BLUMENBERG: They were there for training, and away they went.
SMITH: Away they went down.
SMITH: Yeah. And this was before this was at a time when they didn't allowblacks into the PX. They were given their own.
BLUMENBERG: Oh, they had their own separate post exchange?00:20:00
SMITH: Amazing. Is that at that time to be that way, right? But they were. Butthat soon changed.
BLUMENBERG: Well, right. I don't know if I can ask this question, but you youalluded to it before. But because you're a Native American, do you think you had any treatment that was different because of that?
SMITH: In all my travels, I never had any kind of problems with prejudice 'til Iwent to Lac du Flambeau to live in my retirement years. Oh okay. Boat Landing.
BLUMENBERG: Oh, with the walleye spearing?
SMITH: That's the first time I met with any kind of prejudice. Yeah.
BLUMENBERG: Okay. So, you didn't have
SMITH: Never in my life.
BLUMENBERG: You didn't have any of that when you were in service.
SMITH: Didn't have it around here when we were growing up. Yeah, we grew up herewith the kids from the boulevard and around here.
SMITH: Never any feelings of that kind. It was hard to understand.00:21:00
SMITH: Look at that girl. Hey, God, she makes me sick.
BLUMENBERG: That's our dog, Jasmine. And she just jumped off the bed where shewas supposed to be taking a nap.
SMITH: She won't take a nap.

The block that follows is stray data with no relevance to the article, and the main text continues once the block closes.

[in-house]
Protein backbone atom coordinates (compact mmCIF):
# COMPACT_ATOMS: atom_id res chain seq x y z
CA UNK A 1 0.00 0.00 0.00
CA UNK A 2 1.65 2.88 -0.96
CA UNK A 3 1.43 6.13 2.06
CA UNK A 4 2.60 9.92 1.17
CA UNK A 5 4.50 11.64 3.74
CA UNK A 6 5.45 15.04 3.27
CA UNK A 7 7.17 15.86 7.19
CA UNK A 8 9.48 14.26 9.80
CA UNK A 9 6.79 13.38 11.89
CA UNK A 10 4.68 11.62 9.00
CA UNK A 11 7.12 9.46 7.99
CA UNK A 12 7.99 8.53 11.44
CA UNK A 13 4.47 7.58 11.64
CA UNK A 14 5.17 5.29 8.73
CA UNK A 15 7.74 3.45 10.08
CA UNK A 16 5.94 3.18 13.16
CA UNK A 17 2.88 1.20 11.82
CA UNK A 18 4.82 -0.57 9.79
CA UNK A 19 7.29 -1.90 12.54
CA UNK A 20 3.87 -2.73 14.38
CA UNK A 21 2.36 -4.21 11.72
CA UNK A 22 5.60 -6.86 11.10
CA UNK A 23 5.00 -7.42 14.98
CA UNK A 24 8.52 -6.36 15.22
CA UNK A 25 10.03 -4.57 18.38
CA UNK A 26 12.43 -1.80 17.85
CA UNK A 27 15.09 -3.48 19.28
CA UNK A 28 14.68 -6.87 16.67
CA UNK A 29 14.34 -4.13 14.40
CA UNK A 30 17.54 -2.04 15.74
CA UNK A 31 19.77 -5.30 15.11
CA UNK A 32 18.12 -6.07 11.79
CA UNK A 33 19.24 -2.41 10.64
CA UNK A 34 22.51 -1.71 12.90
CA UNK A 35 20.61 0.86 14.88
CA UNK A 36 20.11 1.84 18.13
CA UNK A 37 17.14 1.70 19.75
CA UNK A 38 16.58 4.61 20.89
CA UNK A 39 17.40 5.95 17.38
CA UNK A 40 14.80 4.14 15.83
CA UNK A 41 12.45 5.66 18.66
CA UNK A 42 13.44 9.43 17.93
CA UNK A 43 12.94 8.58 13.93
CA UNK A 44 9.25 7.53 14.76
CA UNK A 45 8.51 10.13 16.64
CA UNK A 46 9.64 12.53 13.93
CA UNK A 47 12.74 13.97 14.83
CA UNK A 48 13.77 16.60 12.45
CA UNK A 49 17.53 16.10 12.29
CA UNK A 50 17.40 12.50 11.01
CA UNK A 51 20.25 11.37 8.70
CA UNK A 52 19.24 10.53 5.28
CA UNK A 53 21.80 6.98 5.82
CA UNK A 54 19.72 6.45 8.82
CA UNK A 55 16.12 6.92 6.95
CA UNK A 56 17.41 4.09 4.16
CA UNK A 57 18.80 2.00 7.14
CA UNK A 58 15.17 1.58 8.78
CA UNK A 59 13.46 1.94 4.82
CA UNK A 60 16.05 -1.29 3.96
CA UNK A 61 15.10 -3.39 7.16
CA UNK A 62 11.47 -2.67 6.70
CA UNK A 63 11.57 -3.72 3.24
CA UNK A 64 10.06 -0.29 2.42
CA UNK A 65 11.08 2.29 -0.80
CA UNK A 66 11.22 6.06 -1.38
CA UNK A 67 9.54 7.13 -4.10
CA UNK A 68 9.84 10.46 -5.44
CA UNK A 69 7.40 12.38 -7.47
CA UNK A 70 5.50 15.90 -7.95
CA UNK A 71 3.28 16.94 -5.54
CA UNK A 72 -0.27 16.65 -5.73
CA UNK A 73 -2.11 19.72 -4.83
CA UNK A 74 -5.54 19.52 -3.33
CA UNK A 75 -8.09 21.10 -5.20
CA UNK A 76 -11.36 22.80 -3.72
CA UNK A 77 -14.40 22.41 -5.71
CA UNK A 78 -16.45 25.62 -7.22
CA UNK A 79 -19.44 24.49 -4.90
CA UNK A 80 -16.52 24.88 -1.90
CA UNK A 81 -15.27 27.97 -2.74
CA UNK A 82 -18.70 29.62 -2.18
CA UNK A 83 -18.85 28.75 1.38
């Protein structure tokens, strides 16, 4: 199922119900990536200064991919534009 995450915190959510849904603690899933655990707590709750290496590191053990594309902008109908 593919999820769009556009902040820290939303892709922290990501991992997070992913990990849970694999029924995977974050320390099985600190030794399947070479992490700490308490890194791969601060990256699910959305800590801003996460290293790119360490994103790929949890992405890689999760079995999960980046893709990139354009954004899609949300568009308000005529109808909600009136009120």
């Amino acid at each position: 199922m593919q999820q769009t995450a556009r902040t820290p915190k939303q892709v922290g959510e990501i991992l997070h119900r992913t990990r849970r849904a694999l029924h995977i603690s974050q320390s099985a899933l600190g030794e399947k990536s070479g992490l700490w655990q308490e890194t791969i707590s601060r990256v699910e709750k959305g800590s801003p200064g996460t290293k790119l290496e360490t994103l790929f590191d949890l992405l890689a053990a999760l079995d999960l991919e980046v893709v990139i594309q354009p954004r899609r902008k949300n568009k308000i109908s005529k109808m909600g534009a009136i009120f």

BLUMENBERG: But actually, I think she wants to get on camera here. Yeah,she's...she's really trying to figure out what we're doing here. That's it. Well, you had some good experiences then and then you said you were with other females in your group. And what kind of friendships did you make?
SMITH: Wonderful. You meet all kinds of people.
BLUMENBERG: You know, does anybody stick out in your mind? Anybody?
SMITH: A lot.
BLUMENBERG: Really? Can you tell me about one or two of them?
SMITH: Well, I had a very good girlfriend from Pennsylvania. Uh-Huh. Her namewas Peggy. I had another one from Detroit. Marge was her name. And then I had another one. Her name was. Edith from Kansas City and then a Frieda Smith from Vermont. 00:22:00
BLUMENBERG: Another Smith, another
SMITH: Smith, and I had a sister by that name, Frieda Smith. You meet all kindsof people.
BLUMENBERG: Yeah. And then when the war while you were on active duty, did youhave any opportunity to correspond with your family back back here?
SMITH: Oh, yes, yes.
BLUMENBERG: And of course, there were no smartphones or anything like that, andit was all letter.
SMITH: Just vetters letters.
SMITH: Yeah, well.
SMITH: And then the. We had I was a captain in charge of us. They were allelderly. You'd be surprised by at the elderly ladies that were in.
BLUMENBERG: An elderly like...